On November 12, 2003, Parole sent Parks a Release Decision Notice, denying him "discretionary release." (Parks v. Pataki, No. 03 CV 6234, Compl. Ex. A.) Parole noted that Parks had refused to appear before them, had had disciplinary reports filed against him in prison, and had an "involved and serious" criminal history, culminating in the illegal weapon possession offense for which he was incarcerated. (Id.) Although Parole stated that Parks's "institutional programming show[ed] some progress," it concluded that there was "a reasonable probability that [he] would not live and remain at liberty without violating the law," and that "[d]iscretionary release [was] not in the community interest." (Id.)

  Following his receipt of this decision, Parks filed the complaint in Parks v. Pataki, No. 03 CV 6234, the second lawsuit at issue herein. Pataki is an action pursuant to 42 U.S.C. § 1983, Page 4 alleging many of the same facts and naming the same defendants as the mandamus petition. In the Pataki complaint, Parks again refers to his ongoing civil action against the City of New York, alleging that the case was in the process of being "settled for $5 million by . . . the Corporation Counsel of the City of New York . . . and his assistant Mr. Paul M. Villanueva." (Pataki Compl. at 4.) He claims that settlement of this civil action would somehow deprive Parole of jurisdiction, stating that his "case is presently before the Parole Division only because of Mr. Villanueva's [reluctance] to close out the suit settlement." (Id.) Parks again alleges that Parole violated "Executive Law § 259-1 and Penal Law § 70.40," stating that they "failed to properly consider the facts [of] the arrest and settlement," and implying that it failed to consider his "steady employment" prior to his arrest and his "legendary" work ethic. (Id.) Parks claims that Parole made "an ex-post-facto decision" in violation of Article I, § 10, of the United States Constitution, based solely on his "frivolous" conviction and past criminal history. (Id. at 4-5.)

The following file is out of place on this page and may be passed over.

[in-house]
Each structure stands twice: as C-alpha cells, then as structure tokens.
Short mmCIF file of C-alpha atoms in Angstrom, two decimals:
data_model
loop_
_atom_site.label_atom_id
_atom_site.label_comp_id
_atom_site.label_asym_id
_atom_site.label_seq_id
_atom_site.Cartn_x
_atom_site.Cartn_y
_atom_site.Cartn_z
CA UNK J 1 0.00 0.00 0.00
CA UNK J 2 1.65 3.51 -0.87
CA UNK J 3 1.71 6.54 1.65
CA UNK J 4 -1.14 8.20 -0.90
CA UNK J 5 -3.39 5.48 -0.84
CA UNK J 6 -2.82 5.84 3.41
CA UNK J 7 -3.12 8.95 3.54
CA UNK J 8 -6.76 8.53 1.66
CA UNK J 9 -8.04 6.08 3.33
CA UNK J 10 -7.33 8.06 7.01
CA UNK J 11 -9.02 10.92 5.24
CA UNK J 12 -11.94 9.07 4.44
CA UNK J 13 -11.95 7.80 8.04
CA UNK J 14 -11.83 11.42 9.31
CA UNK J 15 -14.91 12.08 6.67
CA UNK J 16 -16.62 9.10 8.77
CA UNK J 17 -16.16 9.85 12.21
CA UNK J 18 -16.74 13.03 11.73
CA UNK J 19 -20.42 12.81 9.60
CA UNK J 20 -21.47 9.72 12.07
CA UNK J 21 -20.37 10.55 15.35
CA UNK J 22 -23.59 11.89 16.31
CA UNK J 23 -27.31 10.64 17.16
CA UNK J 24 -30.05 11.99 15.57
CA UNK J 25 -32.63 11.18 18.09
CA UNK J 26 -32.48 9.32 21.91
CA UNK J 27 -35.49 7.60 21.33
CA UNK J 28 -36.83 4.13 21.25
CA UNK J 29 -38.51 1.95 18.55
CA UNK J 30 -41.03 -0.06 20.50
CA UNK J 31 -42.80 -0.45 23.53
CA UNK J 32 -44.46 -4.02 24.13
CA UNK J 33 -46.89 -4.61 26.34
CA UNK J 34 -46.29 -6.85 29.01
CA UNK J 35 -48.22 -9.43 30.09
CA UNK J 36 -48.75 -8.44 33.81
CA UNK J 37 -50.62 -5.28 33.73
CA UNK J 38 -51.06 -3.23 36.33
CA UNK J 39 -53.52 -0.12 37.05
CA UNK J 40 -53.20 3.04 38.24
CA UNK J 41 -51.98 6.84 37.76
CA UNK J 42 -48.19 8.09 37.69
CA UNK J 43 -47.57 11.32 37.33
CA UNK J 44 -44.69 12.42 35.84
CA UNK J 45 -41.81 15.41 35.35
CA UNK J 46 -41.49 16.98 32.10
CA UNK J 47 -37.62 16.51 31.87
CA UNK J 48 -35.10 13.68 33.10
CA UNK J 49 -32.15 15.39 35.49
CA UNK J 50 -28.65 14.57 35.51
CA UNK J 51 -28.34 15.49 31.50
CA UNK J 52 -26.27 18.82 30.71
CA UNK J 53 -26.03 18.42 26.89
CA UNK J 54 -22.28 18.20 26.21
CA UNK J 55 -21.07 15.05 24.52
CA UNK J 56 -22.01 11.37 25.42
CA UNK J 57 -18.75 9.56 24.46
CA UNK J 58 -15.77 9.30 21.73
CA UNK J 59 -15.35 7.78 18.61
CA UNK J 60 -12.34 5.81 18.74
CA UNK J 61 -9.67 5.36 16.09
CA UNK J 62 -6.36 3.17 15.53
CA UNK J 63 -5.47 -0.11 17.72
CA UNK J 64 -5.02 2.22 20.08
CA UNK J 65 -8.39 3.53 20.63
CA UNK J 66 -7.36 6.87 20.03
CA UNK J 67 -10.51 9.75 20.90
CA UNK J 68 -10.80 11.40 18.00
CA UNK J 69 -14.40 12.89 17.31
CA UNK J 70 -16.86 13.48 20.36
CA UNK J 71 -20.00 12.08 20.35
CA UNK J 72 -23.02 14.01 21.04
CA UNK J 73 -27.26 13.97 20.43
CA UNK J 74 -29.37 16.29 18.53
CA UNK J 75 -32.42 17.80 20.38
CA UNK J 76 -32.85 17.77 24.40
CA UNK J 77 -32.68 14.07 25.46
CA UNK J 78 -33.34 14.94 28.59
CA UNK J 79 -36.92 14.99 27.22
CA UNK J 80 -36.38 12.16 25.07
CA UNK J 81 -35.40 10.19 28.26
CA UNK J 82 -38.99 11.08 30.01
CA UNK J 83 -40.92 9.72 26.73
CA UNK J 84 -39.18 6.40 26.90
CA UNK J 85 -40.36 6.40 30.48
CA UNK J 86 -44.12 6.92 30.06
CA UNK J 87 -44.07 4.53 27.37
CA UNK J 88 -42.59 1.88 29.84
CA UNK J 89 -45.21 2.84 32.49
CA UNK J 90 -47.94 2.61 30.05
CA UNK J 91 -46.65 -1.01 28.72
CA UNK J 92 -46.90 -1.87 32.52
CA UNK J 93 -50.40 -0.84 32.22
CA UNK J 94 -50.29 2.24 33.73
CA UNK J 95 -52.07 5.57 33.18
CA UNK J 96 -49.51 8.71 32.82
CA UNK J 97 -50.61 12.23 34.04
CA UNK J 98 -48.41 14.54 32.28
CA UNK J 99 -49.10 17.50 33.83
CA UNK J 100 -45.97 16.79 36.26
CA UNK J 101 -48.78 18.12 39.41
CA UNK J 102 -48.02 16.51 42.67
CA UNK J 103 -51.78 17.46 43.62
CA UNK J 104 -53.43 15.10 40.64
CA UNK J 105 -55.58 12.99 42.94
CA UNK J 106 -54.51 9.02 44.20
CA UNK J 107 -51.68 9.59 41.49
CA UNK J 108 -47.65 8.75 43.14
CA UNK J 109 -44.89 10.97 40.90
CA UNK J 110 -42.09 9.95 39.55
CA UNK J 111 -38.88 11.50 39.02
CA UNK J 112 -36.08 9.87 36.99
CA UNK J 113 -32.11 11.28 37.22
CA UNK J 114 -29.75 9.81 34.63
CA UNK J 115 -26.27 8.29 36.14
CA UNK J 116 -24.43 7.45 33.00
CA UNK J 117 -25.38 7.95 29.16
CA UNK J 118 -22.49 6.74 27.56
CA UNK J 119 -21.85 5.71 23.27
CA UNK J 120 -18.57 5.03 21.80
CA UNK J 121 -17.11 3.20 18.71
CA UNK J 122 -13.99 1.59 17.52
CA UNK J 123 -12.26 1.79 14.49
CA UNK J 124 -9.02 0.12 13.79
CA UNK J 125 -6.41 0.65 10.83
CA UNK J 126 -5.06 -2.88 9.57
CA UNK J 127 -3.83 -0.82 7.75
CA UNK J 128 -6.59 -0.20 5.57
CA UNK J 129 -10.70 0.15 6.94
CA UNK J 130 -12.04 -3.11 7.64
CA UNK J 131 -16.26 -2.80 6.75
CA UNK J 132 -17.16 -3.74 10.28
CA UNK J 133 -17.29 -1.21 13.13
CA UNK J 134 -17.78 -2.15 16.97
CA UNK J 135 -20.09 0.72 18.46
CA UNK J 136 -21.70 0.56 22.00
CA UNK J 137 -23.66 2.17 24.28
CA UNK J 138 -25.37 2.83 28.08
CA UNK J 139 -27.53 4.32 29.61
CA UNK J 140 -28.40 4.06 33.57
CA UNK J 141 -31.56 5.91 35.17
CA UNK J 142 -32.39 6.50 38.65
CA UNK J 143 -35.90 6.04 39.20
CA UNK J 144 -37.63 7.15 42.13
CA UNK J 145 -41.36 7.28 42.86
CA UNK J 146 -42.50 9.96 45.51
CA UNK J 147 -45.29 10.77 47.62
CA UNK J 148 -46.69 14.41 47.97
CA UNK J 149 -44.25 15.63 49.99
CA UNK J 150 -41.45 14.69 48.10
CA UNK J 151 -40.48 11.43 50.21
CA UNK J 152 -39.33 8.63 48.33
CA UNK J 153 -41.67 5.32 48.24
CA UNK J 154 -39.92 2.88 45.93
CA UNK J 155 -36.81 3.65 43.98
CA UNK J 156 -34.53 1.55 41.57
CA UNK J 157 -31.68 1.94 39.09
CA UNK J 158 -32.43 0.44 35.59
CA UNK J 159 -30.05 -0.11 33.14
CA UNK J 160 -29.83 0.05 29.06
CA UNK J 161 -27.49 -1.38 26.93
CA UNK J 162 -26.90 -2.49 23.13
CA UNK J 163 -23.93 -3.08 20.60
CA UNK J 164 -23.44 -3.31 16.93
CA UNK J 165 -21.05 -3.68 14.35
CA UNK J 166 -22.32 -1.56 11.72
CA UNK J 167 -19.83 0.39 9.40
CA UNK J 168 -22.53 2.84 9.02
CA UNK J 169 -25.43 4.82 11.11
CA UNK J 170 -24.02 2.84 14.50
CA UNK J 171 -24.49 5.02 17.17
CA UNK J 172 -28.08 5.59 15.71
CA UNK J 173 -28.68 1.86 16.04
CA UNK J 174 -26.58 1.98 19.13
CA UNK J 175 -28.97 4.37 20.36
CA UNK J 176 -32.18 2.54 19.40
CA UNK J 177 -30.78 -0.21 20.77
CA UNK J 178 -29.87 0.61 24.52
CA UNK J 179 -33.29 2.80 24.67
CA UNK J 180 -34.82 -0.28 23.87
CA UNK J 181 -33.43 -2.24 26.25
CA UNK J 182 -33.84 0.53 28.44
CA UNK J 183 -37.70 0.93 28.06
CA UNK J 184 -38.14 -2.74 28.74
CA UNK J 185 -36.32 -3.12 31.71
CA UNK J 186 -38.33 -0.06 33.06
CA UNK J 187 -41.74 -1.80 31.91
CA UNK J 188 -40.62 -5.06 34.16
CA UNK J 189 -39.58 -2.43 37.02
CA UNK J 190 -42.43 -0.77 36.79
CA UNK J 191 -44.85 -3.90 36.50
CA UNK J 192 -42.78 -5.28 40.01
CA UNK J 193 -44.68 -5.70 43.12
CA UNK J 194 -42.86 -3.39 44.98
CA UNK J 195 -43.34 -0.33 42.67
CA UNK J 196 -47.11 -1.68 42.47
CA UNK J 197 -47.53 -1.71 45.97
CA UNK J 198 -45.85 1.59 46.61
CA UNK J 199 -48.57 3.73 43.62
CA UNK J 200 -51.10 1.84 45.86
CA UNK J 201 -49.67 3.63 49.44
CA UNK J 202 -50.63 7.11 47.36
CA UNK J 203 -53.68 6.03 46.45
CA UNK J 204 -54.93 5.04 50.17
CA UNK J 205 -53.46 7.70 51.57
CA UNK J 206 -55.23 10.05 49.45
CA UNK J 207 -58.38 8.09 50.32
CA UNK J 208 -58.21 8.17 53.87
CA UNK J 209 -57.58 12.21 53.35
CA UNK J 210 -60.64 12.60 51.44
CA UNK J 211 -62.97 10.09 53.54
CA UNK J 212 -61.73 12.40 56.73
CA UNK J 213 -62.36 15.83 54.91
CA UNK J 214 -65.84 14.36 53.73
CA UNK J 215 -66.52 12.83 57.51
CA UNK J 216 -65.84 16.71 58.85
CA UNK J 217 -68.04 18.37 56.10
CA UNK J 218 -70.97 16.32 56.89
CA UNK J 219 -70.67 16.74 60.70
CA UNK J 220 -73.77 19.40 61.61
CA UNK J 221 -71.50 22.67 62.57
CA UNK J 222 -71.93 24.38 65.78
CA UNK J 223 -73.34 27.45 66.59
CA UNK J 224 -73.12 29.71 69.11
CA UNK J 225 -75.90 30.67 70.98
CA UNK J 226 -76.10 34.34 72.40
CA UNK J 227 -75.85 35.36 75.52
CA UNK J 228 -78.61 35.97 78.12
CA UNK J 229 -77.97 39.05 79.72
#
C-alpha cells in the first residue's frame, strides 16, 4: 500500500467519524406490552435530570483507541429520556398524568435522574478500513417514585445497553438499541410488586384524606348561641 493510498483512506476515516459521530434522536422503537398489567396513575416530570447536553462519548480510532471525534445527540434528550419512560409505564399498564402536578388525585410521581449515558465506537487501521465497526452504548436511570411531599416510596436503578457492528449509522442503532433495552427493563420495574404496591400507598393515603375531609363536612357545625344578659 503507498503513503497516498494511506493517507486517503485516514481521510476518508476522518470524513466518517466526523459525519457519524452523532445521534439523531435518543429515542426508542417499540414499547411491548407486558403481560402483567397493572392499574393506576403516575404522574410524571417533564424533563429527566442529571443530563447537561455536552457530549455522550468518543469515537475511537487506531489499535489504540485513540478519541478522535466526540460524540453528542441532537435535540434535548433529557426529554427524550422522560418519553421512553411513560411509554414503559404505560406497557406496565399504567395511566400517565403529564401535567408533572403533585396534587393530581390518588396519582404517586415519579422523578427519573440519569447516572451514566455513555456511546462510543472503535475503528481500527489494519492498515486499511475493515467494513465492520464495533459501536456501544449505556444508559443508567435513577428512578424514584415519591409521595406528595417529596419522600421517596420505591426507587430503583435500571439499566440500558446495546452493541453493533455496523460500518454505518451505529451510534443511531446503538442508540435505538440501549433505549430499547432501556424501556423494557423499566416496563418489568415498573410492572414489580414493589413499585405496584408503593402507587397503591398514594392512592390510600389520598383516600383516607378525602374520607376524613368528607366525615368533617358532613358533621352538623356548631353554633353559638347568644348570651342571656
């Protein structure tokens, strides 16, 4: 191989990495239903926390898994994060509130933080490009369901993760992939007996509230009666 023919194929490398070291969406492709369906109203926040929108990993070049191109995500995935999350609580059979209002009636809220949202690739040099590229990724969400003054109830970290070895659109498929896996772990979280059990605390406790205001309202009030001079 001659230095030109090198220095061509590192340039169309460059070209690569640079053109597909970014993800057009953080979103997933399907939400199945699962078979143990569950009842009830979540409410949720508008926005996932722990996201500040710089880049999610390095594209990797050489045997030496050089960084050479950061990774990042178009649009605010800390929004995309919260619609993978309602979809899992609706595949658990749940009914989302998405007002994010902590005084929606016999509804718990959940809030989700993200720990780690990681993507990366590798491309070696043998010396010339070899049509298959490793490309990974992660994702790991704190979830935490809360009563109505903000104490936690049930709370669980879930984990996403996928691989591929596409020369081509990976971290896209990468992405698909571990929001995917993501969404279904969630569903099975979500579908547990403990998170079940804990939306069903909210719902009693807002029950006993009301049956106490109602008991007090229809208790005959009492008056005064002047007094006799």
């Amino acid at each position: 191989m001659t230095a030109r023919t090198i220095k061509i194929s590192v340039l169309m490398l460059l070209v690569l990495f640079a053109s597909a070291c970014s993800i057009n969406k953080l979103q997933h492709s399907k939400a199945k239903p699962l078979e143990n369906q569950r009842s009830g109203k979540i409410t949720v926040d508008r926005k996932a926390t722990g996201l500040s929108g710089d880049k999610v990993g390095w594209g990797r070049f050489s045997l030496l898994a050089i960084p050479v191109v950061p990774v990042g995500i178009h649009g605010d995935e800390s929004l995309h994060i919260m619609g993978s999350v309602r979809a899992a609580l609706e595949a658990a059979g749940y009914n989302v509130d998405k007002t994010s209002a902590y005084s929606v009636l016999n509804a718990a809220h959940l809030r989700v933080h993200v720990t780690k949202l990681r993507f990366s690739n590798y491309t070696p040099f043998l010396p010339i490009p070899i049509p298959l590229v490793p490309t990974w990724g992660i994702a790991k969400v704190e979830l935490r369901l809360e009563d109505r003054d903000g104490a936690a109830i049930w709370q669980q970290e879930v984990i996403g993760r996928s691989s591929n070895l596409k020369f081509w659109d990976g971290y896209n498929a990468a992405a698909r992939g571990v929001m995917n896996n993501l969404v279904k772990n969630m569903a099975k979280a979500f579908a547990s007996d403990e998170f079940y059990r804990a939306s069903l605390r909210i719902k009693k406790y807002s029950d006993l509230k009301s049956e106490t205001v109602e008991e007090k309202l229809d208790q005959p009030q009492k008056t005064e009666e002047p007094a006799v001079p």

A. Standard of Review

  Under 28 U.S.C. § 1915A, I must review the complaint in a civil action in which a prisoner seeks redress from officers or employees of a governmental agency and "identify cognizable claims or dismiss the complaint, or any portion of the complaint, if the complaint . . . is frivolous, malicious, fails to state a claim upon which relief may be granted or seeks monetary relief from a defendant who is immune from such relief." 28 U.S.C. § 1915A(b); see also Carr v. Dvorin, 171 F.3d 115, 116 (2d Cir. 1999) (per curiam). An action is frivolous as a matter of law when, inter alia, it is based on an "indisputably meritless legal theory" — that is, when it "lacks an arguable basis in law . . . or [when] a dispositive defense clearly exists on the face of the complaint." Livingston v. Adirondack Beverage Co., 141 F.3d 434, 437 (2d Cir. 1998). Because Page 5 Parks is proceeding pro se, I must read his petition and complaint liberally and interpret them as raising the strongest arguments they suggest. Burgos v. Hopkins, 14 F.3d 787, 790 ...